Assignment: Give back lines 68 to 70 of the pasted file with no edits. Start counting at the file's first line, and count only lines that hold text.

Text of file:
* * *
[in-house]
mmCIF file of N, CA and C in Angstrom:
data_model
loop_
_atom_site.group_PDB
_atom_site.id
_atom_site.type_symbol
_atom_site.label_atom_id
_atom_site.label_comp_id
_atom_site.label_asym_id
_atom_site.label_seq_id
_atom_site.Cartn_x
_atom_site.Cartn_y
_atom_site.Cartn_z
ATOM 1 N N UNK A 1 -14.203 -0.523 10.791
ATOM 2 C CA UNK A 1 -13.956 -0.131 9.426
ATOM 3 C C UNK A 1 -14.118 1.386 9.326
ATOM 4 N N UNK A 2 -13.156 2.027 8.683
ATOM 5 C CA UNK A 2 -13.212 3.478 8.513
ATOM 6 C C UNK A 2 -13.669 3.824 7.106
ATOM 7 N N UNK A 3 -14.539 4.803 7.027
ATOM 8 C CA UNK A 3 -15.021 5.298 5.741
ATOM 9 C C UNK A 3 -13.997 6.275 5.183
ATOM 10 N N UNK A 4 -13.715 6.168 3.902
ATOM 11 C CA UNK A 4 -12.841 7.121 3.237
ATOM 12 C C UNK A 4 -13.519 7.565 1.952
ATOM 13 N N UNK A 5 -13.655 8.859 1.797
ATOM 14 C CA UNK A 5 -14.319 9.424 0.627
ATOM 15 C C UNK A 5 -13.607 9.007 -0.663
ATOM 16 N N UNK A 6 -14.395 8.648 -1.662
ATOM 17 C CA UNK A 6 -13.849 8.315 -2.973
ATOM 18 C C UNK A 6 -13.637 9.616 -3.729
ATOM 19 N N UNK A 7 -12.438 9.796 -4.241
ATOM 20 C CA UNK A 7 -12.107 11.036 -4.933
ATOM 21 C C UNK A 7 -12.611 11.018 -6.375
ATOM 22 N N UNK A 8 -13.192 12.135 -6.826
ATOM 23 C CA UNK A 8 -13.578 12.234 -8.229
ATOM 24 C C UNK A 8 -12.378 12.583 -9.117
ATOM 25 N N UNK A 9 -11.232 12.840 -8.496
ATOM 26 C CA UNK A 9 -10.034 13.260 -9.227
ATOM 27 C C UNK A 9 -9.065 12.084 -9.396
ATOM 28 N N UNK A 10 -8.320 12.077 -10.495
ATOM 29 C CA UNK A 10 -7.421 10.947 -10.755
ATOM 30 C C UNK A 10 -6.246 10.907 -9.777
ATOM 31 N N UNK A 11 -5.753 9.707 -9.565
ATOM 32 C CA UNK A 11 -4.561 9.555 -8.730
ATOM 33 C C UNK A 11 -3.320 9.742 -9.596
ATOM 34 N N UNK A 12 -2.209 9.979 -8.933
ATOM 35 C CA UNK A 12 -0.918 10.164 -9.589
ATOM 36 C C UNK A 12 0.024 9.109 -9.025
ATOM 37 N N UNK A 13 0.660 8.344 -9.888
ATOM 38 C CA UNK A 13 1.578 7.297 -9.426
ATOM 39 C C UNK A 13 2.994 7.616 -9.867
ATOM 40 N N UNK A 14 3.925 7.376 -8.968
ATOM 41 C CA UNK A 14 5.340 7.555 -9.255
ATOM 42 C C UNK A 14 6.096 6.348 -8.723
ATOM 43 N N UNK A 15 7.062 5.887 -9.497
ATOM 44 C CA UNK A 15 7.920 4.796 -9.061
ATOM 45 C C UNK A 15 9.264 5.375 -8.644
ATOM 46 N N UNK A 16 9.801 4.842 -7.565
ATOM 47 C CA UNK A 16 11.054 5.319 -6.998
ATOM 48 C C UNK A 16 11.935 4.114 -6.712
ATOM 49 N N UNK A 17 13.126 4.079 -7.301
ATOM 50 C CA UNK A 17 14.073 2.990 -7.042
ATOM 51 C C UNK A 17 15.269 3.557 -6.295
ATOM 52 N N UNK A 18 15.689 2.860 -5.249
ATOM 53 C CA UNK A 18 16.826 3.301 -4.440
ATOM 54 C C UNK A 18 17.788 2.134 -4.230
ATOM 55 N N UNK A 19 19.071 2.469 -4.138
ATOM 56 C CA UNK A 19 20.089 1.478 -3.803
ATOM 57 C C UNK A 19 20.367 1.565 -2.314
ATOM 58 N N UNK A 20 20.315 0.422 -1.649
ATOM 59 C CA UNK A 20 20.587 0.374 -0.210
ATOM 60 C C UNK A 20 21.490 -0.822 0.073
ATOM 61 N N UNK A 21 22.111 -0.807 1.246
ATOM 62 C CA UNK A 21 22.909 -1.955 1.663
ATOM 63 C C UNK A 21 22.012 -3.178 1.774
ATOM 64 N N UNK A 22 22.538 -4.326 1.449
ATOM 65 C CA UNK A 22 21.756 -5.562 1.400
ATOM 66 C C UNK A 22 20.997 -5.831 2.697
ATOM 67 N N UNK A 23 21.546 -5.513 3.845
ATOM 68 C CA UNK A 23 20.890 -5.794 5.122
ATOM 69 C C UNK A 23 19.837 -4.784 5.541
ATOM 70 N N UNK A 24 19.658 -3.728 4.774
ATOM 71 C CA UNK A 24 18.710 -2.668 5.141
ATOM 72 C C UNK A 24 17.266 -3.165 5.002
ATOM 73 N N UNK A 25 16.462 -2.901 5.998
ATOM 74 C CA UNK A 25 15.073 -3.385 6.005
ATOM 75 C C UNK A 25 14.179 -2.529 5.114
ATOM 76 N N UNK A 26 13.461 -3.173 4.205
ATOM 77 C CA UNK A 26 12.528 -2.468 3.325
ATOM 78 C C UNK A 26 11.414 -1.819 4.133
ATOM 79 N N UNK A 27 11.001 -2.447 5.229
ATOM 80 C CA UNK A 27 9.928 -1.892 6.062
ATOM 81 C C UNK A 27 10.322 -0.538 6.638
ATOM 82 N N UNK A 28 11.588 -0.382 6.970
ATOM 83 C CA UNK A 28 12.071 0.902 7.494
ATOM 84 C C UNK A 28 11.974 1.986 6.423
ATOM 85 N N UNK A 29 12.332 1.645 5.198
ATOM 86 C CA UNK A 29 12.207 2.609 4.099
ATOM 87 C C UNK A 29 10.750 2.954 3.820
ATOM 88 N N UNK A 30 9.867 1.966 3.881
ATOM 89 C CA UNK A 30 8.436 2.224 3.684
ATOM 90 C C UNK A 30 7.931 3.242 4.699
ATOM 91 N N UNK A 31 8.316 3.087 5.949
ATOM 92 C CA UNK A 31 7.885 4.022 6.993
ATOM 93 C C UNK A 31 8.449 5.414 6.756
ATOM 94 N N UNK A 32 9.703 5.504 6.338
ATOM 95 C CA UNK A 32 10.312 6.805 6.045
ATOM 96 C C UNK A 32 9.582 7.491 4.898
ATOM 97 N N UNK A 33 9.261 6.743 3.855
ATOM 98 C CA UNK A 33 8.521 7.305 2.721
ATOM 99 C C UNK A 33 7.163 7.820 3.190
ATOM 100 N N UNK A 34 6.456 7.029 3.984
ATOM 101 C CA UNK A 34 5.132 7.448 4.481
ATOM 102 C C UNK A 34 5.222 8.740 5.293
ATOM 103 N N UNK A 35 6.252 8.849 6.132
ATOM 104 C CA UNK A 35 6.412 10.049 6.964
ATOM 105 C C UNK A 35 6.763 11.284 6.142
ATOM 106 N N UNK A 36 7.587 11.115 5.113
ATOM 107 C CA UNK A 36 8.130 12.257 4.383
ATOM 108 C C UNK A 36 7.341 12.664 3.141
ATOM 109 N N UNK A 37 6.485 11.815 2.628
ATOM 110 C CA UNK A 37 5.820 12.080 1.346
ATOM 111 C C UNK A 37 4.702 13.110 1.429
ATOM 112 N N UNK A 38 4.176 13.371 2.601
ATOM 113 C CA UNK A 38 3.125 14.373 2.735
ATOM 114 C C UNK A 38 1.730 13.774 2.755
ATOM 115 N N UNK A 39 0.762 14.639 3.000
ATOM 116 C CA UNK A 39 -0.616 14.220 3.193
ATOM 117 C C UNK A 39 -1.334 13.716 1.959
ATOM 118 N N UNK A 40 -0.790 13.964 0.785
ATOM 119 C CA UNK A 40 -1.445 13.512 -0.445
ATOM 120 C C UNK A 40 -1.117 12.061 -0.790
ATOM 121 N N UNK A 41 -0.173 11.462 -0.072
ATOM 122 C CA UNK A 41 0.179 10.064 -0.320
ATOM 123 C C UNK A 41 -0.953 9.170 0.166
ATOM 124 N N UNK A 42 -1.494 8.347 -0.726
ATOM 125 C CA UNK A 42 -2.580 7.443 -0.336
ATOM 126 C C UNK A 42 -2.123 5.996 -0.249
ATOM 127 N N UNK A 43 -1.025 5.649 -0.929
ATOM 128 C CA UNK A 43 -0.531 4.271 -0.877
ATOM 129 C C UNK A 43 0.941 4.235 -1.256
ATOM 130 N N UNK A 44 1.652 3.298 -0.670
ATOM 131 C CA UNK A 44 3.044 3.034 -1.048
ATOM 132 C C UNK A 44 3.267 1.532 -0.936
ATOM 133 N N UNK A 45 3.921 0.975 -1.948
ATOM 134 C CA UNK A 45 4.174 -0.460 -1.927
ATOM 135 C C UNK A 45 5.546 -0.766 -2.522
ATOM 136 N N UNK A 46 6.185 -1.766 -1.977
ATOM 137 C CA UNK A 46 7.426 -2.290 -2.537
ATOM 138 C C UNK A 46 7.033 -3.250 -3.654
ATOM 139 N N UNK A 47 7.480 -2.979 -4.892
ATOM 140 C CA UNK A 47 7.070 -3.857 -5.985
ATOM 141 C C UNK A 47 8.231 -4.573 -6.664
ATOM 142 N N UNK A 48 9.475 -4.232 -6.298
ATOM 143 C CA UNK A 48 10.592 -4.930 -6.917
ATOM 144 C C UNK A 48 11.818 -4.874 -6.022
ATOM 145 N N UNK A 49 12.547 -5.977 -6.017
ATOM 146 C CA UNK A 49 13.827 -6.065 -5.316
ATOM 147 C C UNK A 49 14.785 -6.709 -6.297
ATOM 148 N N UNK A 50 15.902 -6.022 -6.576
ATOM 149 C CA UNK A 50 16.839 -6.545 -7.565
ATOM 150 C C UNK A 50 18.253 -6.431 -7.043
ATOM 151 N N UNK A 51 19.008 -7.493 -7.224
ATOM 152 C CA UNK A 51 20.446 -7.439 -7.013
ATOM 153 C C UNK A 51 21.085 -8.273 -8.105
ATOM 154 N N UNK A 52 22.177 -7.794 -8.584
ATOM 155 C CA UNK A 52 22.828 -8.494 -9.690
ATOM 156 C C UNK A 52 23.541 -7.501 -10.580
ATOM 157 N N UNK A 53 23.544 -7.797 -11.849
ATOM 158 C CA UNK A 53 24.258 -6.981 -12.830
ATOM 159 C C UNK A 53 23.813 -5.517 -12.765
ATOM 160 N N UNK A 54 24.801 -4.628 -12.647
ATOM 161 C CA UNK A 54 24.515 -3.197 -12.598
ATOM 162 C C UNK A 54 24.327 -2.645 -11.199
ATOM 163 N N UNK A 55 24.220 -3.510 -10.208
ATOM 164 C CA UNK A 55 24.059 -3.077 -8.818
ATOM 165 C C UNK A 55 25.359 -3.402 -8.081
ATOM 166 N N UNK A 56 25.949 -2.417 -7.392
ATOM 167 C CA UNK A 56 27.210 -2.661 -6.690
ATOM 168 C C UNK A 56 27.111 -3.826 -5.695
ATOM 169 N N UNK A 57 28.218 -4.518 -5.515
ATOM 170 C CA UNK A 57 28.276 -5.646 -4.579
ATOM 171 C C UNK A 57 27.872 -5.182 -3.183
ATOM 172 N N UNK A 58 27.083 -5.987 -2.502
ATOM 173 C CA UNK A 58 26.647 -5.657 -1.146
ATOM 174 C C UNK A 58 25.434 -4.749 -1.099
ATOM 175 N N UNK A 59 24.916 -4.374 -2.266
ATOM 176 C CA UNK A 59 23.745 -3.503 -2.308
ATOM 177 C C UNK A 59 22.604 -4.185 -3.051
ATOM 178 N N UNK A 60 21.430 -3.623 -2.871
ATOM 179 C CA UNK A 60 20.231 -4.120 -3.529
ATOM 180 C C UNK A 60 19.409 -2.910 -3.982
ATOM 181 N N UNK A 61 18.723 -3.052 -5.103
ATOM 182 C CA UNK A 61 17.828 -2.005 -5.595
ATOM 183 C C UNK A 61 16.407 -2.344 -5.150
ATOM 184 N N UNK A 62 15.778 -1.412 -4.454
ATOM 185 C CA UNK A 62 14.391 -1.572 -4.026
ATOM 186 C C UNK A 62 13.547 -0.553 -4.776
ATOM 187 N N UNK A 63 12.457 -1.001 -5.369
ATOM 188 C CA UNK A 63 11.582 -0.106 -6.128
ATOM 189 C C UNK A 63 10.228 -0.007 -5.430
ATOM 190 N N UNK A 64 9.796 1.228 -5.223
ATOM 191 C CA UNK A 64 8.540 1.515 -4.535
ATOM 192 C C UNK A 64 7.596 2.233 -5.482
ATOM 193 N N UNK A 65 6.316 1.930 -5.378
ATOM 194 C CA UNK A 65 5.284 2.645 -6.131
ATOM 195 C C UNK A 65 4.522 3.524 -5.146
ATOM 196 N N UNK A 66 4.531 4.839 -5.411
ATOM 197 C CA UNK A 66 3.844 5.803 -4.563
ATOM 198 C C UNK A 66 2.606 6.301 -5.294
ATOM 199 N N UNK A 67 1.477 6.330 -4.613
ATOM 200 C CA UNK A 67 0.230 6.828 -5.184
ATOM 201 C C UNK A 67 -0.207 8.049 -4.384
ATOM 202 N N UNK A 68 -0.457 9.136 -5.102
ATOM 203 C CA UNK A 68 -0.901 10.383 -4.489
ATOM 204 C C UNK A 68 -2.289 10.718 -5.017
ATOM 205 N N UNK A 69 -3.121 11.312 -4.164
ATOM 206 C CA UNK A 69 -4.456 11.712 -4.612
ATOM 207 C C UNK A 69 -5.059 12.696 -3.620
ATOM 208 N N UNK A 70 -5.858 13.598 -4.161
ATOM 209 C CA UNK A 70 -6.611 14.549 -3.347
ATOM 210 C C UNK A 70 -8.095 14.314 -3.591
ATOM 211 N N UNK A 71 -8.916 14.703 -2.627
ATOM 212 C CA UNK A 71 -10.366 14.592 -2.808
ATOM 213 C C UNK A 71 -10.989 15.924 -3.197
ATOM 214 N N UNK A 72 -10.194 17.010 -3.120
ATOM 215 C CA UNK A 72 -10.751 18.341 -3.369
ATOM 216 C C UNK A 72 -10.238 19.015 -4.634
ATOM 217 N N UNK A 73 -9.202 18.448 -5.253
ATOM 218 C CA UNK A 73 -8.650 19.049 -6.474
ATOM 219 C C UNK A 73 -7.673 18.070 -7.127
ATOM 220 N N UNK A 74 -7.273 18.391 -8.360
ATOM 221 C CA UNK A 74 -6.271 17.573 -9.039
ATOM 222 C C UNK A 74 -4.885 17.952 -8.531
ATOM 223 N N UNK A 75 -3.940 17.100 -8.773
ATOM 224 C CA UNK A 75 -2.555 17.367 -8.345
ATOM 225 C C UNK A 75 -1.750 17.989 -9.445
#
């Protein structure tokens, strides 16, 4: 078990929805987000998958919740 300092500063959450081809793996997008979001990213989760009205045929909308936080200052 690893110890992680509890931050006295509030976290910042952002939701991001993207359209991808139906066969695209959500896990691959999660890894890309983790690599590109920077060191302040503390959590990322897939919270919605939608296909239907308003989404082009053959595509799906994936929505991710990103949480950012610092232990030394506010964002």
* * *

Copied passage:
ATOM 54 C C UNK A 18 17.788 2.134 -4.230
ATOM 55 N N UNK A 19 19.071 2.469 -4.138
ATOM 56 C CA UNK A 19 20.089 1.478 -3.803